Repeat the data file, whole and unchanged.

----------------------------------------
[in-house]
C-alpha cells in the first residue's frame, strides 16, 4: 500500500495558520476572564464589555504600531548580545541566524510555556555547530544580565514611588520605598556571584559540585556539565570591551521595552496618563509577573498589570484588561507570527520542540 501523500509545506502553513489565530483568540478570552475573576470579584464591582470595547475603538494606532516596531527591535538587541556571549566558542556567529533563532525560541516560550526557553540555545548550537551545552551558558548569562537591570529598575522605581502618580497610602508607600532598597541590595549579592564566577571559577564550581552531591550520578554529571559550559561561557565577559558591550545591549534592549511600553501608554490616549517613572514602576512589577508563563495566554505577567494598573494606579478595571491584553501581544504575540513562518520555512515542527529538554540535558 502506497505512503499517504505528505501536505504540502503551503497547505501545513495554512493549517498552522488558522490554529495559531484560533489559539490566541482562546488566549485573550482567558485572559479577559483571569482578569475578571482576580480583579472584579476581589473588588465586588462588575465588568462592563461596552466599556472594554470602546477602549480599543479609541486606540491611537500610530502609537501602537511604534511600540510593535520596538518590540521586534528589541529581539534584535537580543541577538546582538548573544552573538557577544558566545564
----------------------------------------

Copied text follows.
[in-house]
C-alpha cells in the first residue's frame, strides 16, 4: 500500500495558520476572564464589555504600531548580545541566524510555556555547530544580565514611588520605598556571584559540585556539565570591551521595552496618563509577573498589570484588561507570527520542540 501523500509545506502553513489565530483568540478570552475573576470579584464591582470595547475603538494606532516596531527591535538587541556571549566558542556567529533563532525560541516560550526557553540555545548550537551545552551558558548569562537591570529598575522605581502618580497610602508607600532598597541590595549579592564566577571559577564550581552531591550520578554529571559550559561561557565577559558591550545591549534592549511600553501608554490616549517613572514602576512589577508563563495566554505577567494598573494606579478595571491584553501581544504575540513562518520555512515542527529538554540535558 502506497505512503499517504505528505501536505504540502503551503497547505501545513495554512493549517498552522488558522490554529495559531484560533489559539490566541482562546488566549485573550482567558485572559479577559483571569482578569475578571482576580480583579472584579476581589473588588465586588462588575465588568462592563461596552466599556472594554470602546477602549480599543479609541486606540491611537500610530502609537501602537511604534511600540510593535520596538518590540521586534528589541529581539534584535537580543541577538546582538548573544552573538557577544558566545564